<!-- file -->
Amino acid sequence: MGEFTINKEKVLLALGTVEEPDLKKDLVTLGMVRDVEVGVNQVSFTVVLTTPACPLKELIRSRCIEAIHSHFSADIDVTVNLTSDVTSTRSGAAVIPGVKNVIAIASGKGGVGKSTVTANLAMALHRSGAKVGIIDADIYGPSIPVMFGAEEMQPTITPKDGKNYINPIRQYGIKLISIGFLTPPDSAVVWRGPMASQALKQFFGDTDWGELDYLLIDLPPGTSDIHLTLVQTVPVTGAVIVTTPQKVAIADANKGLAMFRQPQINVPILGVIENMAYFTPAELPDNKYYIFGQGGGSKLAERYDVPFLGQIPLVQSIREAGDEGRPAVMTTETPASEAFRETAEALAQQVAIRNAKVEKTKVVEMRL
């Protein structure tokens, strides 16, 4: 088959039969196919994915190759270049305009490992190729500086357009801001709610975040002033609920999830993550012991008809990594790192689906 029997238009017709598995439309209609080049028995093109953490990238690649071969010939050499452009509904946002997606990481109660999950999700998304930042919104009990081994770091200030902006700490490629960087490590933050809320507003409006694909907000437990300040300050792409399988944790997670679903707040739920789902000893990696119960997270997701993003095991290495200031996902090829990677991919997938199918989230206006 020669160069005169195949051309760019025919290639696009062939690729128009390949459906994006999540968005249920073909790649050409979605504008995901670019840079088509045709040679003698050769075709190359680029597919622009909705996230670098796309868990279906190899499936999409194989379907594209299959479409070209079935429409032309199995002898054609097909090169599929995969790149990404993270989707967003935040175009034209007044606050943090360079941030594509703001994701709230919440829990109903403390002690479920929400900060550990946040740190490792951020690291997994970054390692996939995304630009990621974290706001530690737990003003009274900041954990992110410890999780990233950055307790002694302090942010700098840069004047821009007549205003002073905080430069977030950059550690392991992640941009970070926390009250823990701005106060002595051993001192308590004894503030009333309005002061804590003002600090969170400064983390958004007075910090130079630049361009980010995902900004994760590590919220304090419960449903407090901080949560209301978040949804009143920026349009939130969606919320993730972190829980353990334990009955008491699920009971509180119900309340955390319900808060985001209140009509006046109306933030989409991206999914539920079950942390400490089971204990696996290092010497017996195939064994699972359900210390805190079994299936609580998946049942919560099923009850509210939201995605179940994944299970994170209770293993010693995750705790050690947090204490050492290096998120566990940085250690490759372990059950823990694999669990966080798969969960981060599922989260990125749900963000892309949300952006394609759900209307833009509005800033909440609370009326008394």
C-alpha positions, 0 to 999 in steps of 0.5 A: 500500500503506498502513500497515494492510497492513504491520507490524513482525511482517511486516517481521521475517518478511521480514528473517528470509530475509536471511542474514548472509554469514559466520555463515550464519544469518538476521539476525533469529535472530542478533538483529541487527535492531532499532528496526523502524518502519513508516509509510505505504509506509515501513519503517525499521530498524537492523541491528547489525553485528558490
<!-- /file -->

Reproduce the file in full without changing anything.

Amino acid sequence: MGEFTINKEKVLLALGTVEEPDLKKDLVTLGMVRDVEVGVNQVSFTVVLTTPACPLKELIRSRCIEAIHSHFSADIDVTVNLTSDVTSTRSGAAVIPGVKNVIAIASGKGGVGKSTVTANLAMALHRSGAKVGIIDADIYGPSIPVMFGAEEMQPTITPKDGKNYINPIRQYGIKLISIGFLTPPDSAVVWRGPMASQALKQFFGDTDWGELDYLLIDLPPGTSDIHLTLVQTVPVTGAVIVTTPQKVAIADANKGLAMFRQPQINVPILGVIENMAYFTPAELPDNKYYIFGQGGGSKLAERYDVPFLGQIPLVQSIREAGDEGRPAVMTTETPASEAFRETAEALAQQVAIRNAKVEKTKVVEMRL
């Protein structure tokens, strides 16, 4: 088959039969196919994915190759270049305009490992190729500086357009801001709610975040002033609920999830993550012991008809990594790192689906 029997238009017709598995439309209609080049028995093109953490990238690649071969010939050499452009509904946002997606990481109660999950999700998304930042919104009990081994770091200030902006700490490629960087490590933050809320507003409006694909907000437990300040300050792409399988944790997670679903707040739920789902000893990696119960997270997701993003095991290495200031996902090829990677991919997938199918989230206006 020669160069005169195949051309760019025919290639696009062939690729128009390949459906994006999540968005249920073909790649050409979605504008995901670019840079088509045709040679003698050769075709190359680029597919622009909705996230670098796309868990279906190899499936999409194989379907594209299959479409070209079935429409032309199995002898054609097909090169599929995969790149990404993270989707967003935040175009034209007044606050943090360079941030594509703001994701709230919440829990109903403390002690479920929400900060550990946040740190490792951020690291997994970054390692996939995304630009990621974290706001530690737990003003009274900041954990992110410890999780990233950055307790002694302090942010700098840069004047821009007549205003002073905080430069977030950059550690392991992640941009970070926390009250823990701005106060002595051993001192308590004894503030009333309005002061804590003002600090969170400064983390958004007075910090130079630049361009980010995902900004994760590590919220304090419960449903407090901080949560209301978040949804009143920026349009939130969606919320993730972190829980353990334990009955008491699920009971509180119900309340955390319900808060985001209140009509006046109306933030989409991206999914539920079950942390400490089971204990696996290092010497017996195939064994699972359900210390805190079994299936609580998946049942919560099923009850509210939201995605179940994944299970994170209770293993010693995750705790050690947090204490050492290096998120566990940085250690490759372990059950823990694999669990966080798969969960981060599922989260990125749900963000892309949300952006394609759900209307833009509005800033909440609370009326008394």
C-alpha positions, 0 to 999 in steps of 0.5 A: 500500500503506498502513500497515494492510497492513504491520507490524513482525511482517511486516517481521521475517518478511521480514528473517528470509530475509536471511542474514548472509554469514559466520555463515550464519544469518538476521539476525533469529535472530542478533538483529541487527535492531532499532528496526523502524518502519513508516509509510505505504509506509515501513519503517525499521530498524537492523541491528547489525553485528558490